On Wednesday, March 18, the OHL and the WHL joined the QMJHL in cancelling their regular seasons.

The wording is important here, as they have left the door open to play playoffs, and presumably, the Memorial Cup at a future date if that becomes possible.

The AHL, after rumours they would cancel everything like the ECHL did, have gone the suspended animation route, the same as the NHL.

All other hockey leagues have cancelled their playoffs as well, with the exception of the KHL and their related leagues, the VHL (second tier equivalent to the AHL) and the MHL (junior league).

The KHL appeared to be going to go ahead with the second round of their playoffs, set to begin on  March 17, but they were forced to suspend play until April 10 by the Ministry of Sport. This came after the other non-Russian team in the playoffs, Barys Nur-Sultan withdrew. Jokerit Helsinki pulled out a few days before.

The KHL has since been discussing various playoff formats with the six remaining teams, but there are now reports that one of the Russian teams is a dissenting voice:

The Ak Bars Kazan club is home to Leafs draft pick Vladislav Kara, pictured up above, and he has been playing in the VHL playoffs up until March 16.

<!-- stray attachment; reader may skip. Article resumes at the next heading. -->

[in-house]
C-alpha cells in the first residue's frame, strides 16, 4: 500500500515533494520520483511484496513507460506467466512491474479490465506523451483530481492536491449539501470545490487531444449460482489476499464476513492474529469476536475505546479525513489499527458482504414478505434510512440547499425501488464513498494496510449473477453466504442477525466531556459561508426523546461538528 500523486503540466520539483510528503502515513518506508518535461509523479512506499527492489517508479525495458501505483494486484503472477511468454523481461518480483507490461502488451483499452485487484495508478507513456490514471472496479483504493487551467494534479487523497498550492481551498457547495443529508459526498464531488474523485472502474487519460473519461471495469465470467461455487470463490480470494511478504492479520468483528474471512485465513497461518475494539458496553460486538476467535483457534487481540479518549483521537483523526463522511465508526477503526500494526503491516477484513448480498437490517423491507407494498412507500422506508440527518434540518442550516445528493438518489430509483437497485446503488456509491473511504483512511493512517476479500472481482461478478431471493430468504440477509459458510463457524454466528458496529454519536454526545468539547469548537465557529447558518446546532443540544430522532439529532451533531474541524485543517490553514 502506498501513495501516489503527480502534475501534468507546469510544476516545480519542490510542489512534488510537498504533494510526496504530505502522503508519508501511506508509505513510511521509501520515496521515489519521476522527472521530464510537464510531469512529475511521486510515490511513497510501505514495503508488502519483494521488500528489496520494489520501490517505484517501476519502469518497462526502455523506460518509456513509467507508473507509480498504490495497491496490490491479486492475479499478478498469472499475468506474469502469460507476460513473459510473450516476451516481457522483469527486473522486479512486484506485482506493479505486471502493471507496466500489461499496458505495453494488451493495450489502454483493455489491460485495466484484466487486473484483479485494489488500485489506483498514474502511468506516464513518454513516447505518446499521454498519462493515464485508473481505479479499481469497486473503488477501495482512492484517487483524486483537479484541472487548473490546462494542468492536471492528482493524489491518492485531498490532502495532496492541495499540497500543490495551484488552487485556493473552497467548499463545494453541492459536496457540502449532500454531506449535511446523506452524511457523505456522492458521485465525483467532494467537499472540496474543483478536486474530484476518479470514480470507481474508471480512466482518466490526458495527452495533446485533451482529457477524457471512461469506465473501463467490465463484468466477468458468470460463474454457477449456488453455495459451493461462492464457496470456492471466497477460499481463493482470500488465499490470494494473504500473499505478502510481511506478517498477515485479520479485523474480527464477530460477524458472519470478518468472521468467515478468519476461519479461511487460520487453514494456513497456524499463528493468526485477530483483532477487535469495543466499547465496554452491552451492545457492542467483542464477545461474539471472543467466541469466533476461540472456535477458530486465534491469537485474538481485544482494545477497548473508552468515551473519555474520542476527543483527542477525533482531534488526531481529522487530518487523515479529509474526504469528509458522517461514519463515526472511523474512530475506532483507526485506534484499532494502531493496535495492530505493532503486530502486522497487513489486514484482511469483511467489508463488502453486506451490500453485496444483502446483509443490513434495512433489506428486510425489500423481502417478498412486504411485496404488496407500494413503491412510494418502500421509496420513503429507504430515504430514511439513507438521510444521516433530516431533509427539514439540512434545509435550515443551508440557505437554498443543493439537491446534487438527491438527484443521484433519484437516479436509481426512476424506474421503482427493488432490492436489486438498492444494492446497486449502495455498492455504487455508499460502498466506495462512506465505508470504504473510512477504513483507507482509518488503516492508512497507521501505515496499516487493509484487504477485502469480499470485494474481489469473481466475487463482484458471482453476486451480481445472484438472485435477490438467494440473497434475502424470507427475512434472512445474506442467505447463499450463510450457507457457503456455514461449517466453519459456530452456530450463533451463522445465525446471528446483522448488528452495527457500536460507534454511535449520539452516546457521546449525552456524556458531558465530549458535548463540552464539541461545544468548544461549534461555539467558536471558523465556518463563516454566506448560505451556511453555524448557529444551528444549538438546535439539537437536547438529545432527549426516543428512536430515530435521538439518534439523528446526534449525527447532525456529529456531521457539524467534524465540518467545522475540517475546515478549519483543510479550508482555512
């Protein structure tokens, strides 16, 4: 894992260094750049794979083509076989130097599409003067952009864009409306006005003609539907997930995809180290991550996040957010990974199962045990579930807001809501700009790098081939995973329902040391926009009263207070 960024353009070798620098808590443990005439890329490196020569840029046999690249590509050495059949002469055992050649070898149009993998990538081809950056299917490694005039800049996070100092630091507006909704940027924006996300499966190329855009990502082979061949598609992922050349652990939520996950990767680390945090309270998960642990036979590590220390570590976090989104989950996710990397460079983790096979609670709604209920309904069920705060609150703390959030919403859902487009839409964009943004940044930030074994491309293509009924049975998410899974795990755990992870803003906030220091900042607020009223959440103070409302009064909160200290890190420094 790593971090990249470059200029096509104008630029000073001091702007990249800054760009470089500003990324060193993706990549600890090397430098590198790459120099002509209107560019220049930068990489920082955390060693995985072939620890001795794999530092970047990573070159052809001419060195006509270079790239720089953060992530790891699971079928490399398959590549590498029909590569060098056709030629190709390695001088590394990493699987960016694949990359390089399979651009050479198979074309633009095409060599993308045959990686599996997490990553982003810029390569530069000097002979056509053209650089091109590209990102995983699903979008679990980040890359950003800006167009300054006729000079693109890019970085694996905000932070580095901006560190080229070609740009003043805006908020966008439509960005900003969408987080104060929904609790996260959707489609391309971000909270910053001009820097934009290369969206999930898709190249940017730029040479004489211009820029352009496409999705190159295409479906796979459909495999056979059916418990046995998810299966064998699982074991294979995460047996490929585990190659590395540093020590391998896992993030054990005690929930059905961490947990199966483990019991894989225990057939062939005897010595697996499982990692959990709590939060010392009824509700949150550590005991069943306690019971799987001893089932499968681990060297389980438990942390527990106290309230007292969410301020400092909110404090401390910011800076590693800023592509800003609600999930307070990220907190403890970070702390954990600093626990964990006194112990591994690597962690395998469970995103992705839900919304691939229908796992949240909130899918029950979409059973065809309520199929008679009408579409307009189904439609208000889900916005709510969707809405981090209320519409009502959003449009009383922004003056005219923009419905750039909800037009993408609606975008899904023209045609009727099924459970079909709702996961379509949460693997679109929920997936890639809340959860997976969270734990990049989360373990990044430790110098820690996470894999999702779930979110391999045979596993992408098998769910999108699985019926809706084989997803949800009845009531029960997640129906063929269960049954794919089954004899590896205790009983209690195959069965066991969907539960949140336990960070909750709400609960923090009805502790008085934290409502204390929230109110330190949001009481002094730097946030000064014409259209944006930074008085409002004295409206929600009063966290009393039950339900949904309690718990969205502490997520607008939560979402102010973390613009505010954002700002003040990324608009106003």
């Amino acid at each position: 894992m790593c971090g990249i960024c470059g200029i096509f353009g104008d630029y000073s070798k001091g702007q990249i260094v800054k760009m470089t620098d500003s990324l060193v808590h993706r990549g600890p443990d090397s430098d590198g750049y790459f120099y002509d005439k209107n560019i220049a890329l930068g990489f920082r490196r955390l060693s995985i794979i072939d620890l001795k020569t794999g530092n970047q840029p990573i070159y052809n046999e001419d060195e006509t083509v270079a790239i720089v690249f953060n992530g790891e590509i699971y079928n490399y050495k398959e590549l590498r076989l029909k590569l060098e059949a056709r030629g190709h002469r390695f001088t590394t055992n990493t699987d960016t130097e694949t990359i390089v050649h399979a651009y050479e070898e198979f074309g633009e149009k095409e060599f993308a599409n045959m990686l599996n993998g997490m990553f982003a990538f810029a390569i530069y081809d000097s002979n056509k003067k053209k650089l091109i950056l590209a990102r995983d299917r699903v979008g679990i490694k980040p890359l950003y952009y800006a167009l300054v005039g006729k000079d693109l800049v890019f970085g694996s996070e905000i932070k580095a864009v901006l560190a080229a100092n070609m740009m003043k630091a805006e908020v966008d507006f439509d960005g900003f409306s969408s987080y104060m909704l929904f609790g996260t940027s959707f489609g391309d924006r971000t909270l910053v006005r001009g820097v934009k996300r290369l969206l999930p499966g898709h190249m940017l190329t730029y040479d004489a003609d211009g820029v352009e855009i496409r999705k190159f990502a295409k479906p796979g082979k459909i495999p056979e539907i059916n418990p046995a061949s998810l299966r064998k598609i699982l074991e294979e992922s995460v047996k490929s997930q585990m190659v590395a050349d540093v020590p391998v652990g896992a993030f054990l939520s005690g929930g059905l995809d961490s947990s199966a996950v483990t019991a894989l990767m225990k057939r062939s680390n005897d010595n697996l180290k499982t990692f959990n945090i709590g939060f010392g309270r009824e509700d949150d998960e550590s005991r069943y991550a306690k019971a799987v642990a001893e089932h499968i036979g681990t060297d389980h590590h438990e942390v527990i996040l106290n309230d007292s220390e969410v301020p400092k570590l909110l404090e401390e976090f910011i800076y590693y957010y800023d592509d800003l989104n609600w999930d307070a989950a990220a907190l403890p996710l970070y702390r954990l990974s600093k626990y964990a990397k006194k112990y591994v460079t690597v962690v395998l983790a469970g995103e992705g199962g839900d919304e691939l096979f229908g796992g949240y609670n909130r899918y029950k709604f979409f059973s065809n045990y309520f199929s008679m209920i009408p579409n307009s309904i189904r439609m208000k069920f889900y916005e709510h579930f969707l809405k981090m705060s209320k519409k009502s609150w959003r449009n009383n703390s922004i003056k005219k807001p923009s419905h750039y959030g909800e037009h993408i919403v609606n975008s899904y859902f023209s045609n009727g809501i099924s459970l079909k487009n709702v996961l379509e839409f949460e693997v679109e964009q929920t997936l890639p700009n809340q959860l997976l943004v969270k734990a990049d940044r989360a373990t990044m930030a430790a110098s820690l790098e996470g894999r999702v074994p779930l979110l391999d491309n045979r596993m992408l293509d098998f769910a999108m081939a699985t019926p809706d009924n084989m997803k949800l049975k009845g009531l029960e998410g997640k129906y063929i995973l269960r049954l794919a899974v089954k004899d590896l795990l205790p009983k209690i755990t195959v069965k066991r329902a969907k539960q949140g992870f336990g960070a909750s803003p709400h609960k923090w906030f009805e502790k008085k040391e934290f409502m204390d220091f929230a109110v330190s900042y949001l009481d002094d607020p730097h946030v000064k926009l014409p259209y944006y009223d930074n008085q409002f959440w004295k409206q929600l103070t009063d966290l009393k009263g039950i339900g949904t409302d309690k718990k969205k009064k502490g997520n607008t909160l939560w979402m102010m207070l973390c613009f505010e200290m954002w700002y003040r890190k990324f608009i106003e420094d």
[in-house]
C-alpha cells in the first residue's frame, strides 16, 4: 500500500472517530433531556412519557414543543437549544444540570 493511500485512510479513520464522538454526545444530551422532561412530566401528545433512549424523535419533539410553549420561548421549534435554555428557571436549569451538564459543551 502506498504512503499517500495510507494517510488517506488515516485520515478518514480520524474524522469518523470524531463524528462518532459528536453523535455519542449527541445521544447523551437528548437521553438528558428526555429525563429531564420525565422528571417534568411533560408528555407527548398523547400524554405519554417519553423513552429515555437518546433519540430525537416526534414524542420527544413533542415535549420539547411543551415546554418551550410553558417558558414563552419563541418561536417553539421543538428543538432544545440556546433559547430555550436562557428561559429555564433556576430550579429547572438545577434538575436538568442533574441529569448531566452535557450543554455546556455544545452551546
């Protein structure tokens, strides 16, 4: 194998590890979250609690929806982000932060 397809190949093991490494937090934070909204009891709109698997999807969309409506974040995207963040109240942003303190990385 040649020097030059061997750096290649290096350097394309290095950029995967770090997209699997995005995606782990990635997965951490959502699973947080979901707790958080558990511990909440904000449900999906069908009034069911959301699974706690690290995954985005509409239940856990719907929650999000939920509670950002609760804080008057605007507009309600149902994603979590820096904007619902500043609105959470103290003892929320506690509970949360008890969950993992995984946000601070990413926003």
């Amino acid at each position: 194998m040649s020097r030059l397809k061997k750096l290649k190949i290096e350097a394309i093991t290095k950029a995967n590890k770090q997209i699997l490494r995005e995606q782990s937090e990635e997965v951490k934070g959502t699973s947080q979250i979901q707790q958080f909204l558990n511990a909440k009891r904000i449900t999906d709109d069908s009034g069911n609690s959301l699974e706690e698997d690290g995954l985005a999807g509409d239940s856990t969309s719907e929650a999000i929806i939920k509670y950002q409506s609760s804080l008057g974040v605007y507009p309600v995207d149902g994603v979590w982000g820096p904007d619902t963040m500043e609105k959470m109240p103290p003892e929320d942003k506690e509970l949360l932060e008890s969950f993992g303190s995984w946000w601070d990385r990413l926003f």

The situation with players on team that have been eliminated is complicated. As Gillian Kemmerer explains, some KHL teams keep practising through to the end of April 30, which is when contracts expire. Most KHL teams have some foreign players, and on Russian teams, that means anyone not from Russia or Belarus.  Canadians make up most of the foreign contingent, followed by Finns (some large number of whom play for Jokerit where they are based at home).

The training camp for the new KHL season begins in July, so they are on a very different calendar to North American hockey, and have less time to fit in the playoffs.

The IIHF also cancelled all their April events, which covers most of the hockey events before the autumn, with one exception: The Men’s Worlds scheduled for early May in Switzerland is not yet off the calendar.

A Finnish newspaper reported that the event definitely will be cancelled and that the IIHF and the tournament organizers are in negotiations with the insurance company to settle on some kind of payment. There has been speculation that the delay is due to Switzerland not yet extending their public gathering ban into May.

With the chances of even the stubborn KHL continuing their playoffs getting dimmer, it looks like the five North American leagues are the only ones left in suspended animation.

They are all financially lucrative enterprises, with even the AHL — likely the least successful — generating decent gate revenue in some cities. The AHL seems like the league most likely to call it quits without playoffs, however, but the NHL and the three leagues of the CHL have big financial incentives in ticket sales and TV revenue to play their playoffs. They won’t give up until they have no other choice. And that means suspended animation will continue for quite some time.